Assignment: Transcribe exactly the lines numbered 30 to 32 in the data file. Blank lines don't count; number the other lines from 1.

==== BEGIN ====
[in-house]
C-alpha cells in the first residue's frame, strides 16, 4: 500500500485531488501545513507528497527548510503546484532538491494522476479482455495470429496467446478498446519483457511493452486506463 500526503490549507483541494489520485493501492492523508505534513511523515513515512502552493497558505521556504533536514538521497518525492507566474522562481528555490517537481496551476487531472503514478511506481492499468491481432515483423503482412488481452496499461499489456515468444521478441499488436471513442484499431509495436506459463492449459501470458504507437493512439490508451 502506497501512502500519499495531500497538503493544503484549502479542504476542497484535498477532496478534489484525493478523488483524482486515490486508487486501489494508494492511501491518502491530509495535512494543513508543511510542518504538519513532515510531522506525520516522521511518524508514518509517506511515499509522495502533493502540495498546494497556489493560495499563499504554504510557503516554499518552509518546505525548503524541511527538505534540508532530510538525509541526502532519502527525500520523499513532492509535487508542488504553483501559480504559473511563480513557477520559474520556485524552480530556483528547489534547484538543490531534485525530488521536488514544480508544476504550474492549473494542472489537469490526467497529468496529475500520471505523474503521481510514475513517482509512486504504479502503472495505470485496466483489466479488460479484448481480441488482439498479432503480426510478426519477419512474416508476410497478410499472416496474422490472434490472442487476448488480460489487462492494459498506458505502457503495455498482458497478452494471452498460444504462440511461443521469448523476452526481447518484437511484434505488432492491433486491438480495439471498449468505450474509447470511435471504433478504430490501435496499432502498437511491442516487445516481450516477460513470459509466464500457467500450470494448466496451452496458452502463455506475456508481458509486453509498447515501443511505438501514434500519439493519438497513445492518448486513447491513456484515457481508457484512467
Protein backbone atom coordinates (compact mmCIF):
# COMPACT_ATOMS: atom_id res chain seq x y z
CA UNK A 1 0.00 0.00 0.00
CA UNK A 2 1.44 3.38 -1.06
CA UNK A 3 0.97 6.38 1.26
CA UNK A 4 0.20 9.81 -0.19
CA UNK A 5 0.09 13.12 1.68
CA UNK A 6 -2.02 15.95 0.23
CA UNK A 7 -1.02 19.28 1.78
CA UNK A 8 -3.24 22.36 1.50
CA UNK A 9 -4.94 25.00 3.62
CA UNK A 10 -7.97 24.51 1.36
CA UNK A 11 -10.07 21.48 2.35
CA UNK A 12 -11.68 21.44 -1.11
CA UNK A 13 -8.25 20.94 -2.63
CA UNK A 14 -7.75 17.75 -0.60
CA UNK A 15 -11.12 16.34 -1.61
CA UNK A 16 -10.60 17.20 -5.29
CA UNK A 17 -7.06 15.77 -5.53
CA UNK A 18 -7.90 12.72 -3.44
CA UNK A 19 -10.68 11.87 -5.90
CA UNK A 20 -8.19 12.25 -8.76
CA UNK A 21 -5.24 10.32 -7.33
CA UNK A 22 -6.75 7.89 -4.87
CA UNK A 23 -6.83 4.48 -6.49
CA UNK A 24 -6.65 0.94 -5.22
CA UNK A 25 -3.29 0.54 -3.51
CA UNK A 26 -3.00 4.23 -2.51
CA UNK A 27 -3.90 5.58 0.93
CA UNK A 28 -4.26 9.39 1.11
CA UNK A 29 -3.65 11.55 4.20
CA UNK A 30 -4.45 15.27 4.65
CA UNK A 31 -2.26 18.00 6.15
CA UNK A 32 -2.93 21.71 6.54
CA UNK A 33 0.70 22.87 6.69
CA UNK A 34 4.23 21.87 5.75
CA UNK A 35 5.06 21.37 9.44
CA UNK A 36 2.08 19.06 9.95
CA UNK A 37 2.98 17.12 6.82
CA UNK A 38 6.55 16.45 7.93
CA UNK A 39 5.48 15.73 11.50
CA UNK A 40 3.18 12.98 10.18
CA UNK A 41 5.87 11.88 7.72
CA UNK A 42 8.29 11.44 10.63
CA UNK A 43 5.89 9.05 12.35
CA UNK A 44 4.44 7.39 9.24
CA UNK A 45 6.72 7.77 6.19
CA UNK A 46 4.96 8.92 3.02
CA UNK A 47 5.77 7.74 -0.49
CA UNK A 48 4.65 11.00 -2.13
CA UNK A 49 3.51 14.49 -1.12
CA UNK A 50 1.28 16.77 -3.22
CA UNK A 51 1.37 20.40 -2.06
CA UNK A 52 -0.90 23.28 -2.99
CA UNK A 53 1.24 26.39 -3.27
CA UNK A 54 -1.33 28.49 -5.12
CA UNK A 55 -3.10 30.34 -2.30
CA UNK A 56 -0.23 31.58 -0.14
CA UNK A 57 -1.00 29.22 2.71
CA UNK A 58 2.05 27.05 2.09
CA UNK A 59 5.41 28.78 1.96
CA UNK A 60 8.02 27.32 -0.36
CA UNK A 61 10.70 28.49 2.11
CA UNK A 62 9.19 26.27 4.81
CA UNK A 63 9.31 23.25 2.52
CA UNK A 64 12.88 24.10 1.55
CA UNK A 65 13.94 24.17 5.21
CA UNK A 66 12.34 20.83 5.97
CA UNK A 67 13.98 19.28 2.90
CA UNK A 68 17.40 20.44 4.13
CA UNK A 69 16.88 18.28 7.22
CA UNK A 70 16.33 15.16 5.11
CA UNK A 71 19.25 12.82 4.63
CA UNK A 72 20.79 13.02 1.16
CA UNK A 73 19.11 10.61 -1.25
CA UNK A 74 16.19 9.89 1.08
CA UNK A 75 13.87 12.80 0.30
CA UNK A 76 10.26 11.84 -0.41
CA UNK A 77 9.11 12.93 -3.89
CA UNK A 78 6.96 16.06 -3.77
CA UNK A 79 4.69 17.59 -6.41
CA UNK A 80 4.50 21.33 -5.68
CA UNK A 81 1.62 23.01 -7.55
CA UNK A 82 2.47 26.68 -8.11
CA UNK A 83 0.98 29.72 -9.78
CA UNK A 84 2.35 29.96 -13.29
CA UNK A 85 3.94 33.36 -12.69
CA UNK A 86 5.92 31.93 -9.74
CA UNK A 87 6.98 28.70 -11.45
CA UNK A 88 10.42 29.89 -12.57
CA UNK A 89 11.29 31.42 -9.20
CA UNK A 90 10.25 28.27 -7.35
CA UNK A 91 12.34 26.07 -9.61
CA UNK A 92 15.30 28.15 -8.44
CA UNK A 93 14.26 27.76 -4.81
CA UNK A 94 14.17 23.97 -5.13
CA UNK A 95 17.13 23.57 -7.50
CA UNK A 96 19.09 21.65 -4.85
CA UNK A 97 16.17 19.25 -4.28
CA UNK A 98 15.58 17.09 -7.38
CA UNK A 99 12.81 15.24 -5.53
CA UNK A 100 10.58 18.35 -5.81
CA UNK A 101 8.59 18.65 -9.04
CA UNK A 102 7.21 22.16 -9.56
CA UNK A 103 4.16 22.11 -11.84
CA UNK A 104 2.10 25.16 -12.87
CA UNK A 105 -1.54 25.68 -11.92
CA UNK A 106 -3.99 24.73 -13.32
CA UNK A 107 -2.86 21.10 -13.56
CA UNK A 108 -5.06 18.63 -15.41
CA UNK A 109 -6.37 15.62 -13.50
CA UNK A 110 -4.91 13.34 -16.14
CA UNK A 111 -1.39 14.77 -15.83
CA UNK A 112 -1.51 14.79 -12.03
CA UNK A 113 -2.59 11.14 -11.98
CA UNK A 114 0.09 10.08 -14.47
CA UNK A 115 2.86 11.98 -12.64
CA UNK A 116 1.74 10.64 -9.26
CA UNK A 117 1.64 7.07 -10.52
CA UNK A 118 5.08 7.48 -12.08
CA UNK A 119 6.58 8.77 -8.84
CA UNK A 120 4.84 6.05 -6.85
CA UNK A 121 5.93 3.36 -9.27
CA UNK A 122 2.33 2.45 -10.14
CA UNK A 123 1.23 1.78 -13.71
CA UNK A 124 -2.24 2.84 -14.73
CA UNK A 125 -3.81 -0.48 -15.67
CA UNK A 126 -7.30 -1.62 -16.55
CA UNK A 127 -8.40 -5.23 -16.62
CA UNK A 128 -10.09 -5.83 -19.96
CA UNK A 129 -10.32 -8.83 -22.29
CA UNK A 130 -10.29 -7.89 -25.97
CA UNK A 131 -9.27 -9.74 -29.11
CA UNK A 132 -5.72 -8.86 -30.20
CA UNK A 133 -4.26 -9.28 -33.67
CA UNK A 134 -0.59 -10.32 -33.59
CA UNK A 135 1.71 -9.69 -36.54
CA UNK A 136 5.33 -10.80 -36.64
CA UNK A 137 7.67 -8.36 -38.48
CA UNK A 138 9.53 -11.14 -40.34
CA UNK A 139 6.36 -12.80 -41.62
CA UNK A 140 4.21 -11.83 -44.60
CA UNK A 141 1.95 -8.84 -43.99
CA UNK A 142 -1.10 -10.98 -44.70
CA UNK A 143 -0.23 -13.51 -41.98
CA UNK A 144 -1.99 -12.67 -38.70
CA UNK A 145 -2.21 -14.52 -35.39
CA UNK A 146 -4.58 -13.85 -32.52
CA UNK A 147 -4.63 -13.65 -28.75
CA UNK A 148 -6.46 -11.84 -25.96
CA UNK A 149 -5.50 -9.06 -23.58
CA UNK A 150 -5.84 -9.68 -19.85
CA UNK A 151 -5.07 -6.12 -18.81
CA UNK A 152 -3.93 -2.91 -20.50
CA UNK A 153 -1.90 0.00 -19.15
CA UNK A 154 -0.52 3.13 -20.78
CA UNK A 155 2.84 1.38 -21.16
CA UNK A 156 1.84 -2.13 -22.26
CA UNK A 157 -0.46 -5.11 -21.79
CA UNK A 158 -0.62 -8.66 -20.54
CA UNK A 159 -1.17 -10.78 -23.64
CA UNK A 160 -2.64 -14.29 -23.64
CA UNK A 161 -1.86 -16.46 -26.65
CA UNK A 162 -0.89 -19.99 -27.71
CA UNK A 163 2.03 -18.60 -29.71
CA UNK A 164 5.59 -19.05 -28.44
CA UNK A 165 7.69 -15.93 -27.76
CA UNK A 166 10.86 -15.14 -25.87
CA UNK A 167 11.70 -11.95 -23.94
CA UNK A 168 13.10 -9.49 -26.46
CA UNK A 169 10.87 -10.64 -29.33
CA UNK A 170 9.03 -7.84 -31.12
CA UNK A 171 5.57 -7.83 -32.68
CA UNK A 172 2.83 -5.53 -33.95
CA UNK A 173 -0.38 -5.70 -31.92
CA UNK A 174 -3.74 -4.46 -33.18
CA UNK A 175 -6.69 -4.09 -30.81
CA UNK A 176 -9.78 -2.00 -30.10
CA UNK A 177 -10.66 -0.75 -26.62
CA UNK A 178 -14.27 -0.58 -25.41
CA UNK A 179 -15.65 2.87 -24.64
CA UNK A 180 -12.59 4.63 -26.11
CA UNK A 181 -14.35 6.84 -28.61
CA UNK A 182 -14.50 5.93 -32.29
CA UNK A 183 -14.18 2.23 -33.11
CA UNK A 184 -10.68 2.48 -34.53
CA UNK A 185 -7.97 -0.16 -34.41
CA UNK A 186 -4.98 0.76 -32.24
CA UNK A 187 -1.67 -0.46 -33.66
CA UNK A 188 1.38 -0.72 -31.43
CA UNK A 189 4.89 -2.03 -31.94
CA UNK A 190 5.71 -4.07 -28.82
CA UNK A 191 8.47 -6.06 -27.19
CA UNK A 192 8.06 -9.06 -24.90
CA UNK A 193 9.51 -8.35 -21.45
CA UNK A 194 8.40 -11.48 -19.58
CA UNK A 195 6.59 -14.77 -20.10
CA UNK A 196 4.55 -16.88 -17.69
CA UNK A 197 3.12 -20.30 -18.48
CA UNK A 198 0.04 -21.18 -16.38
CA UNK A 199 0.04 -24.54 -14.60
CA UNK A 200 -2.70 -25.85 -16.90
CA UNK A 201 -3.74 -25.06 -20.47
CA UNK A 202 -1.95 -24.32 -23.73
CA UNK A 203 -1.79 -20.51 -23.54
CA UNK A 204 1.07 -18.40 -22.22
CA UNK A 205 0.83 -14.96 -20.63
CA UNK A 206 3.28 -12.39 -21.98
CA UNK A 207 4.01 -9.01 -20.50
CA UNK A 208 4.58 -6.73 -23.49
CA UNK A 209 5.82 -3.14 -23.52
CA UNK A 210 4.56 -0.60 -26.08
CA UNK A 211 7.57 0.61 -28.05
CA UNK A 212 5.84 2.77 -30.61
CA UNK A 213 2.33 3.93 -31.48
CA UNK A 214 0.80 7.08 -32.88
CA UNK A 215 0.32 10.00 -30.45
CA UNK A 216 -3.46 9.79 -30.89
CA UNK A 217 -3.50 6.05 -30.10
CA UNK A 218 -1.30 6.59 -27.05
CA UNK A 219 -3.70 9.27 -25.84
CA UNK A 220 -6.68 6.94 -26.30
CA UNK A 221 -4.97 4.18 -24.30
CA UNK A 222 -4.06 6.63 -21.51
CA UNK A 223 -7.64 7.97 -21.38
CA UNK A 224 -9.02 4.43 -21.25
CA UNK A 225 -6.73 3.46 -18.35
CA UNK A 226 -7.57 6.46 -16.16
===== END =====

CA UNK A 26 -3.00 4.23 -2.51
CA UNK A 27 -3.90 5.58 0.93
CA UNK A 28 -4.26 9.39 1.11